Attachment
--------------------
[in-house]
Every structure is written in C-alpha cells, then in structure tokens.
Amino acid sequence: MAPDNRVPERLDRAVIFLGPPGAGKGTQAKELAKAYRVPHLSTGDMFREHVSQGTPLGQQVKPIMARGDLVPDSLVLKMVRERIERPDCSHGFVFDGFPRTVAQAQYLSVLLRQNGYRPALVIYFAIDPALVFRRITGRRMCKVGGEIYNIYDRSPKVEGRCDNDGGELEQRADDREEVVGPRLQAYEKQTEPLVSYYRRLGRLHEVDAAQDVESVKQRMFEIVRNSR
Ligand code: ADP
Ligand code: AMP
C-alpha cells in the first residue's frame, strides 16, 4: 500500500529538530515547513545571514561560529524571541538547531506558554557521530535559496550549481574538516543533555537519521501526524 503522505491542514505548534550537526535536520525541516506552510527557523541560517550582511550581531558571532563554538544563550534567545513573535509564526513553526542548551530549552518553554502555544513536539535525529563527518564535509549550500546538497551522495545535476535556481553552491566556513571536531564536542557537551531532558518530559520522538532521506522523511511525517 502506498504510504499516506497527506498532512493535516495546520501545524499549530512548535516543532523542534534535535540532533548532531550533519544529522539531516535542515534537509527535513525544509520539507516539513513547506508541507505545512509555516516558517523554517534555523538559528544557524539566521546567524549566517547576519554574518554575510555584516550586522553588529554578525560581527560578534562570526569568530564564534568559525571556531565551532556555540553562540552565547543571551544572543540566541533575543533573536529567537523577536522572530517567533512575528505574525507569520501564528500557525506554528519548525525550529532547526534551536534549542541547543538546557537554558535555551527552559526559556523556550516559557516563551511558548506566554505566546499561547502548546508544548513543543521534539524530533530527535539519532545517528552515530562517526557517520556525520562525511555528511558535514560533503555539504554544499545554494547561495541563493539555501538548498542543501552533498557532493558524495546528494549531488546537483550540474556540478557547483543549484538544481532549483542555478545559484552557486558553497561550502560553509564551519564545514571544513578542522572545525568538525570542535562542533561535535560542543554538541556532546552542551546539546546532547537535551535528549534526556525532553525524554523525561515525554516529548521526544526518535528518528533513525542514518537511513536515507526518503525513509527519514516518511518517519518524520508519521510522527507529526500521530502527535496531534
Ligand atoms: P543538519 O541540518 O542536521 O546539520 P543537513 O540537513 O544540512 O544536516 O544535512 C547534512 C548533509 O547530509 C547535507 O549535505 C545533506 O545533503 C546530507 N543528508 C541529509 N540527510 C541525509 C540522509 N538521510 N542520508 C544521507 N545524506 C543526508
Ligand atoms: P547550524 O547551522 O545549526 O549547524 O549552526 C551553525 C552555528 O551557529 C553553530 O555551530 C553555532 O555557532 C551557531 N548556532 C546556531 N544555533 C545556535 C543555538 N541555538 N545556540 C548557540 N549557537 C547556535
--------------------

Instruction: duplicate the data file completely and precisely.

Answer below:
[in-house]
Every structure is written in C-alpha cells, then in structure tokens.
Amino acid sequence: MAPDNRVPERLDRAVIFLGPPGAGKGTQAKELAKAYRVPHLSTGDMFREHVSQGTPLGQQVKPIMARGDLVPDSLVLKMVRERIERPDCSHGFVFDGFPRTVAQAQYLSVLLRQNGYRPALVIYFAIDPALVFRRITGRRMCKVGGEIYNIYDRSPKVEGRCDNDGGELEQRADDREEVVGPRLQAYEKQTEPLVSYYRRLGRLHEVDAAQDVESVKQRMFEIVRNSR
Ligand code: ADP
Ligand code: AMP
C-alpha cells in the first residue's frame, strides 16, 4: 500500500529538530515547513545571514561560529524571541538547531506558554557521530535559496550549481574538516543533555537519521501526524 503522505491542514505548534550537526535536520525541516506552510527557523541560517550582511550581531558571532563554538544563550534567545513573535509564526513553526542548551530549552518553554502555544513536539535525529563527518564535509549550500546538497551522495545535476535556481553552491566556513571536531564536542557537551531532558518530559520522538532521506522523511511525517 502506498504510504499516506497527506498532512493535516495546520501545524499549530512548535516543532523542534534535535540532533548532531550533519544529522539531516535542515534537509527535513525544509520539507516539513513547506508541507505545512509555516516558517523554517534555523538559528544557524539566521546567524549566517547576519554574518554575510555584516550586522553588529554578525560581527560578534562570526569568530564564534568559525571556531565551532556555540553562540552565547543571551544572543540566541533575543533573536529567537523577536522572530517567533512575528505574525507569520501564528500557525506554528519548525525550529532547526534551536534549542541547543538546557537554558535555551527552559526559556523556550516559557516563551511558548506566554505566546499561547502548546508544548513543543521534539524530533530527535539519532545517528552515530562517526557517520556525520562525511555528511558535514560533503555539504554544499545554494547561495541563493539555501538548498542543501552533498557532493558524495546528494549531488546537483550540474556540478557547483543549484538544481532549483542555478545559484552557486558553497561550502560553509564551519564545514571544513578542522572545525568538525570542535562542533561535535560542543554538541556532546552542551546539546546532547537535551535528549534526556525532553525524554523525561515525554516529548521526544526518535528518528533513525542514518537511513536515507526518503525513509527519514516518511518517519518524520508519521510522527507529526500521530502527535496531534
Ligand atoms: P543538519 O541540518 O542536521 O546539520 P543537513 O540537513 O544540512 O544536516 O544535512 C547534512 C548533509 O547530509 C547535507 O549535505 C545533506 O545533503 C546530507 N543528508 C541529509 N540527510 C541525509 C540522509 N538521510 N542520508 C544521507 N545524506 C543526508
Ligand atoms: P547550524 O547551522 O545549526 O549547524 O549552526 C551553525 C552555528 O551557529 C553553530 O555551530 C553555532 O555557532 C551557531 N548556532 C546556531 N544555533 C545556535 C543555538 N541555538 N545556540 C548557540 N549557537 C547556535